AJAX and Section 508 Accessibility

Discussion in 'Web Design and Development' started by SrWebDeveloper, Dec 15, 2007.

  1. SrWebDeveloper macrumors 68000

    SrWebDeveloper

    Joined:
    Dec 7, 2007
    Location:
    Alexandria, VA, USA
    #1
    I'm not qualified to offer legal advice! Just my interpretation on a hot issue for developers who wonder if AJAX breaks 508. Any feedback appreciated, here is my point of view:

    508 was written before AJAX. Although there were some updates to 508 in 2001 about rich web apps there are no specific technical standards for AJAX. So developers are wondering if this means AJAX isn't 508 compatible simply because its not directly referenced, and if it is, what standards do apply?

    Right now, AJAX falls in a category requiring “equivalent facilitation” 36 CFR 1194.5, since this technical approach was not around during the first issuance of the requirements. As per 508, the measurement of 508 is “Functional Performance Criteria”. This means, while the technical standards are not available, in order for you to use this technology, YOU HAVE TO FIGURE ACCESSIBILITY OUT… It MUST WORK for blind, low-vision, deaf, hard-of-hearing, speechless(mute), and motor-skill disabilities OR support their assistive technologies (AT).

    Here's excellent 3 part "best practices" advice from Ajaxian.com as to how:

    http://ajaxian.com/archives/accessible-ajax-best-practices

    Could be as simple as embedding a pure HTML version of what your AJAX code does in a <noscript> tag, or adding redundant links to an AJAX menu in your footer. or ensuring the focus is set properly on a form field even if content is written in place following the submit so the screen reader can pick it up. Get the idea?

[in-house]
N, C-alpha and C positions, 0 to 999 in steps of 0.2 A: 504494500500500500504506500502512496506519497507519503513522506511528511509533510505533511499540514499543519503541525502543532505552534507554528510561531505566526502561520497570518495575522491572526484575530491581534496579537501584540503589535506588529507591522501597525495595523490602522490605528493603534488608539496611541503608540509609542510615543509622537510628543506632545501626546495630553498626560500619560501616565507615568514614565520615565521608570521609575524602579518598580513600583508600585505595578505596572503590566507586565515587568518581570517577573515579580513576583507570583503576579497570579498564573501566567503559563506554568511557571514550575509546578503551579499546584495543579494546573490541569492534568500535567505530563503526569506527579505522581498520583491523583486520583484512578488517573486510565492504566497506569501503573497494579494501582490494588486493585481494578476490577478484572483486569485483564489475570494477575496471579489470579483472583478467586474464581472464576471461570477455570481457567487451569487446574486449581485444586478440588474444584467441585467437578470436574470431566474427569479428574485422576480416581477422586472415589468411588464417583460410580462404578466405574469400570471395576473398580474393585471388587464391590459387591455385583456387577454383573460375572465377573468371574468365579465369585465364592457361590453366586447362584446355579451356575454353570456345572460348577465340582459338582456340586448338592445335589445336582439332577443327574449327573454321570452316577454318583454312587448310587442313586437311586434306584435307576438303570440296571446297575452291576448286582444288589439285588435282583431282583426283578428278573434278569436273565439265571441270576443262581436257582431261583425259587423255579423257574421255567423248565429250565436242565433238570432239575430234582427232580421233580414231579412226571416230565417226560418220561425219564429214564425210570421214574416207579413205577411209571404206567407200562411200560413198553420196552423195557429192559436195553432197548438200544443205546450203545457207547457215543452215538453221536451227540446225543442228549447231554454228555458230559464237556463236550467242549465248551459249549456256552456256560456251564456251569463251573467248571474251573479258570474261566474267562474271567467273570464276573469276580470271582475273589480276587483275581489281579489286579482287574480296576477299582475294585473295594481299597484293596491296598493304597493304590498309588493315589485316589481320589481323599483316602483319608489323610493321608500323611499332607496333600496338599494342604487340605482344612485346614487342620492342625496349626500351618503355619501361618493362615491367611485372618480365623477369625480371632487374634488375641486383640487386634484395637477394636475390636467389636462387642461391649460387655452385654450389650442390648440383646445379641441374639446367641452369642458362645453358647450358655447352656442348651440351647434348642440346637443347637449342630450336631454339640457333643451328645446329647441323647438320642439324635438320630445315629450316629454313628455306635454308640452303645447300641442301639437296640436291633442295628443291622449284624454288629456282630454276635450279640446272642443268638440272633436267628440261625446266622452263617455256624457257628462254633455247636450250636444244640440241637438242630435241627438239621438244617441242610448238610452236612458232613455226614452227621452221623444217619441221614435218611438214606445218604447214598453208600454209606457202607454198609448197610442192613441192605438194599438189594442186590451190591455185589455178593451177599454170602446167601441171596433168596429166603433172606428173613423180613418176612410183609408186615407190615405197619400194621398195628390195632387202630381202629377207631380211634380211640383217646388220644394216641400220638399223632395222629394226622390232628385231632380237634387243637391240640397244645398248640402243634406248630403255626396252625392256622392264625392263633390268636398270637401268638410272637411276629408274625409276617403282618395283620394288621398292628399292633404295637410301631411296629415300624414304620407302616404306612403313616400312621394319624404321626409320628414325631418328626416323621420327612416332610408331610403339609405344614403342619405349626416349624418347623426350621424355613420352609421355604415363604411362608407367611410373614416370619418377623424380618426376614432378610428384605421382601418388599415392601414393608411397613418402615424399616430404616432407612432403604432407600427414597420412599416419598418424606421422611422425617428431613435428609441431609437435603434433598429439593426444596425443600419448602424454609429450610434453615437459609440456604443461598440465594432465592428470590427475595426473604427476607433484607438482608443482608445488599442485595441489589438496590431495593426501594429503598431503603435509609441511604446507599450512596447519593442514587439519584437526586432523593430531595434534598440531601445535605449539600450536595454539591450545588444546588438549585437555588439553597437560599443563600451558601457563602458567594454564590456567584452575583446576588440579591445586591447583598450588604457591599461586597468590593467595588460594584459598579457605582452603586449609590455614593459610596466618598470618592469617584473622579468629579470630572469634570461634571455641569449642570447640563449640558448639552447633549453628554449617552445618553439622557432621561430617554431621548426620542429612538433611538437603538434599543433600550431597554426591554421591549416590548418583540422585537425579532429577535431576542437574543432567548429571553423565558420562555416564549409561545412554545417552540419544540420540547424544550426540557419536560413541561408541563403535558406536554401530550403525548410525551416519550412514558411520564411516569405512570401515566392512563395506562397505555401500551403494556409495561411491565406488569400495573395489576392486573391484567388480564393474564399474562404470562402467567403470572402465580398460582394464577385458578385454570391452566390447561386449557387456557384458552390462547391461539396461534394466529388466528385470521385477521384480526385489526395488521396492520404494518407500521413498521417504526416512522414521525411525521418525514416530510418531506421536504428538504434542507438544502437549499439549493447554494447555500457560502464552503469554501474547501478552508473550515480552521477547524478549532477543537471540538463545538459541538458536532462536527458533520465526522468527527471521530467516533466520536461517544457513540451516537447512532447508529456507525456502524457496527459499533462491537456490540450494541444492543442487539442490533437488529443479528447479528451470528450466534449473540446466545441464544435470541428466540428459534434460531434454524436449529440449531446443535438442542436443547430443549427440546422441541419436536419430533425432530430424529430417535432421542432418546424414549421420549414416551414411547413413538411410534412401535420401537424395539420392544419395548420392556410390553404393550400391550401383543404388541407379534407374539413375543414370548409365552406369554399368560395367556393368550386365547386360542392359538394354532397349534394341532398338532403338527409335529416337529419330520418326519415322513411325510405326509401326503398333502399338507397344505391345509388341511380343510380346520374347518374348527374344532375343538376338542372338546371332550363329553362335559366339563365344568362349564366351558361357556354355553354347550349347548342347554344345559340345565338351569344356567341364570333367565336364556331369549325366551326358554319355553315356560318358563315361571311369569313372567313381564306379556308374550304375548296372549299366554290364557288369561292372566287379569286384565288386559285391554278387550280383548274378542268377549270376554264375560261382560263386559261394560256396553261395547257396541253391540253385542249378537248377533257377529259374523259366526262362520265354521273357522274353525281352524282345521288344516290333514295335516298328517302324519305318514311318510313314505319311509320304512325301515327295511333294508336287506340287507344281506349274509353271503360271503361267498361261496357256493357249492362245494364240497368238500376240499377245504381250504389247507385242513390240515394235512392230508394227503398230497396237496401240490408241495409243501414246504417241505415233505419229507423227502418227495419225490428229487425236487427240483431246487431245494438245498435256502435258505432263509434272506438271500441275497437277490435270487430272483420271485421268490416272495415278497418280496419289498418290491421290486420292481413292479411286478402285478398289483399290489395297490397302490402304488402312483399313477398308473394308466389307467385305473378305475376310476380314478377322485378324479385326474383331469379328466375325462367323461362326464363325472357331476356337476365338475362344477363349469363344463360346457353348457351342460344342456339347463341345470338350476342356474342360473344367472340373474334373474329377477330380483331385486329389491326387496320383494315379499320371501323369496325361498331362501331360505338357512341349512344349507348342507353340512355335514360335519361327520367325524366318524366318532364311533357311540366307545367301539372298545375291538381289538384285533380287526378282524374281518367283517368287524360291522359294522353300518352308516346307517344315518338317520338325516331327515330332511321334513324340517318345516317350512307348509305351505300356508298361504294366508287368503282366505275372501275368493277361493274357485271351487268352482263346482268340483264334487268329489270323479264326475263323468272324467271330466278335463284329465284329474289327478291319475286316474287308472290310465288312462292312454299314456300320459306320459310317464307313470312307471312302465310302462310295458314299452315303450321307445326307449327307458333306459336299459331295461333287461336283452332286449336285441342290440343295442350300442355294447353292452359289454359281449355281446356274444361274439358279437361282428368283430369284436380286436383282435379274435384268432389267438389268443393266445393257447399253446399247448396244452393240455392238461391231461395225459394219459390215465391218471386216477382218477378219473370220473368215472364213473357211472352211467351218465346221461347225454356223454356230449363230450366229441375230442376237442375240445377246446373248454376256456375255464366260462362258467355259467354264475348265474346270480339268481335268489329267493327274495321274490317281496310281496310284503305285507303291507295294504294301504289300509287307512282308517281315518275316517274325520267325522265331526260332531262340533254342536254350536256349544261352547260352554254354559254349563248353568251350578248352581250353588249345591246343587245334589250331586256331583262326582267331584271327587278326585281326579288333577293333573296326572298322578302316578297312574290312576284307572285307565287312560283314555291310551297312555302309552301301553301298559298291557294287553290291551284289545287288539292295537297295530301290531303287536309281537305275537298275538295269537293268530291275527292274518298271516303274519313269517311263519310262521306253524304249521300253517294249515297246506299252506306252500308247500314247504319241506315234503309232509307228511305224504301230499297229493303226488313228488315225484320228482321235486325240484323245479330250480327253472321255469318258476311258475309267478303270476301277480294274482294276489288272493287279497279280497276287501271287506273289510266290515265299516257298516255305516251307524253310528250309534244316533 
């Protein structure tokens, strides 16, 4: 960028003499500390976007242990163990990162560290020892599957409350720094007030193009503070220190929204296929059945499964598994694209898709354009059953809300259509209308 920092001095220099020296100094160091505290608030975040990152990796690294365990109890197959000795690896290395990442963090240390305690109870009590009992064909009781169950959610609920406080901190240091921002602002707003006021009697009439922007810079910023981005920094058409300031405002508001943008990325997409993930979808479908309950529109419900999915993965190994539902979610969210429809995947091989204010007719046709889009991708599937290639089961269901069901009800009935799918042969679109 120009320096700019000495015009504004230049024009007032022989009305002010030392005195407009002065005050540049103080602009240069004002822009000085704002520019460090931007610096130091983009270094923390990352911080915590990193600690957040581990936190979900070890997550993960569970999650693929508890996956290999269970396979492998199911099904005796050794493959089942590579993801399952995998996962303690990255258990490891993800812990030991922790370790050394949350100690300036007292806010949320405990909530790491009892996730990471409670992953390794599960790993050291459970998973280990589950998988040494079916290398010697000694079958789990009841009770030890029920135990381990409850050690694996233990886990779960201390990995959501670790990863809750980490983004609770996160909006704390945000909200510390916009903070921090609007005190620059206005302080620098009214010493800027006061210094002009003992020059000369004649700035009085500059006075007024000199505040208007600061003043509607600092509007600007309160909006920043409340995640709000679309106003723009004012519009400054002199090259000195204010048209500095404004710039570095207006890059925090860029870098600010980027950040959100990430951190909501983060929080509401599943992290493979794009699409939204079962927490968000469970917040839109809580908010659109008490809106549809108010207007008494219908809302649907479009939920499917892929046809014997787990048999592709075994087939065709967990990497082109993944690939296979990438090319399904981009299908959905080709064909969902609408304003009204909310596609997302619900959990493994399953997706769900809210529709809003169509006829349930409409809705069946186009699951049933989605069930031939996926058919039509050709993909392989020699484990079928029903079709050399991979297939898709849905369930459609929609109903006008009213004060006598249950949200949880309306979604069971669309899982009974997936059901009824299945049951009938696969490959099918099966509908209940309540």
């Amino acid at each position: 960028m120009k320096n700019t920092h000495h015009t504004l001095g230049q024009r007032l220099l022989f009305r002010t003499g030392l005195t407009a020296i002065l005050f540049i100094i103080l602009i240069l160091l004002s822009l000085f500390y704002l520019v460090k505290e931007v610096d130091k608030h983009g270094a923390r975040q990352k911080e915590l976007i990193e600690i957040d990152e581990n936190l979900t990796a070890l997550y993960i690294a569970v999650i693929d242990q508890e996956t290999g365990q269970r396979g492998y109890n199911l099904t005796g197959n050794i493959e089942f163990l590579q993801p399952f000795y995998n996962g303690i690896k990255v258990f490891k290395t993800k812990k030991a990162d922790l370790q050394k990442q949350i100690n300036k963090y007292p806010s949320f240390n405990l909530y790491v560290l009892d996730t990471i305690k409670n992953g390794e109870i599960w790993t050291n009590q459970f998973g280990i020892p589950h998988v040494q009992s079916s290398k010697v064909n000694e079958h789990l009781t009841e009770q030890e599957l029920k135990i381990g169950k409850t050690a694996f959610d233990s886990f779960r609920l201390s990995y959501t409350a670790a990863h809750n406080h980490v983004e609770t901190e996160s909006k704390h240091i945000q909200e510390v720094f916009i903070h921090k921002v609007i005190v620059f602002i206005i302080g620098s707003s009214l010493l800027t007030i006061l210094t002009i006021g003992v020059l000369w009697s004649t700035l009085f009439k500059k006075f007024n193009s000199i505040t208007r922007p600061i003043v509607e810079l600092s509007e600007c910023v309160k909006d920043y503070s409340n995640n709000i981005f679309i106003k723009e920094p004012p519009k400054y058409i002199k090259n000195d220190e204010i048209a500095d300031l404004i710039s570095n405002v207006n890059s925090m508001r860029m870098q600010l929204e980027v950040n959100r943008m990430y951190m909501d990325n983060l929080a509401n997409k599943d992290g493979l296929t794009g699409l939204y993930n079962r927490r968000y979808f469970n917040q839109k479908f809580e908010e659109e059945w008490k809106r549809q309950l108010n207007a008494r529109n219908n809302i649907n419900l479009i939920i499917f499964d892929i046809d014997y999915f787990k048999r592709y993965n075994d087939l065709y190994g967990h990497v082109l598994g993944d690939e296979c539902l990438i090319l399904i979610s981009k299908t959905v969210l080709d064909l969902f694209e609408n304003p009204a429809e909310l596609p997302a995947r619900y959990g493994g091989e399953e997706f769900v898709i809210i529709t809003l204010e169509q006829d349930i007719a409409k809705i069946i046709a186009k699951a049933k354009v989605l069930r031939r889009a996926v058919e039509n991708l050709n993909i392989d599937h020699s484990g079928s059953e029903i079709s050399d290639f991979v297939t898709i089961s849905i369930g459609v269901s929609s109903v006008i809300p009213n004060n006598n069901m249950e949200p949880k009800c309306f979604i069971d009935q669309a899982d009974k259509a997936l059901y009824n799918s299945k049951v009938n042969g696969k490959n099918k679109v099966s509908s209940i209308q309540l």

It's perfectly acceptable to implement AJAX so long as AT devices are supported, and 508 clearly states the developer is to code to the standard, not the device, so the burden for keeping up to date falls upon the AT manufacturers! The commercial framework products (Bindows, ARIA, etc.) simply have large test labs which test latest AT devices on their rich web enabled apps - but they use the same best practices as Ajaxian/WAI/WC3 suggests!

    There is no official "508/AJAX validation" validator which you can test, pass and proudly promote on your web site. All you can do is meet 508 in general, and only claim 508 compliance and validate for that.

    Do you agree with this? Is there a legal issue to avoid/address?

    -jim
     
  2. angelwatt Moderator emeritus

    angelwatt

    Joined:
    Aug 16, 2005
    Location:
    USA
    #2
    It's JavaScript to watch out for, not AJAX

    Well Section 508 is for government funded places (i.e. military, government, education sites, etc.). So most don't "need" to meet 508, though definitely a worthy goal. It's really about finding ways to make sure your JavaScript keeps the page compliant, not AJAX. AJAX is just a method or technique, not a technology. Therefore, I doubt Section 508 would ever mention it specifically. It can be implemented in too many fashions and can use different technology than what other people use.

    There's a similar problem with HTML validators in that they don't process a pages JavaScript before testing the HTML, so you're left still needing to check things on your own. If you have good enough understanding of Section 508 then you can use JavaScript and watch for any problems. I don't mess with a lot of JavaScript because my site doesn't need it, but when I do, I do think about the accessibility issues that could come up. But admittedly, I don't always have an answer.

    In the JavaScript intense sites having alternate versions of the page is likely the only real solution. Flash pages have the same issue.
     
  3. MarkCollette macrumors 68000

    MarkCollette

    Joined:
    Mar 6, 2003
    Location:
    Toronto, Canada
    #3
    I work for a company called ICEsoft Technologies Inc, and we make an Ajax toolkit called ICEfaces. We're adding a lot of Section 508 compatibility right now. In case anyone is interested, you can check it out at www.icefaces.org
     

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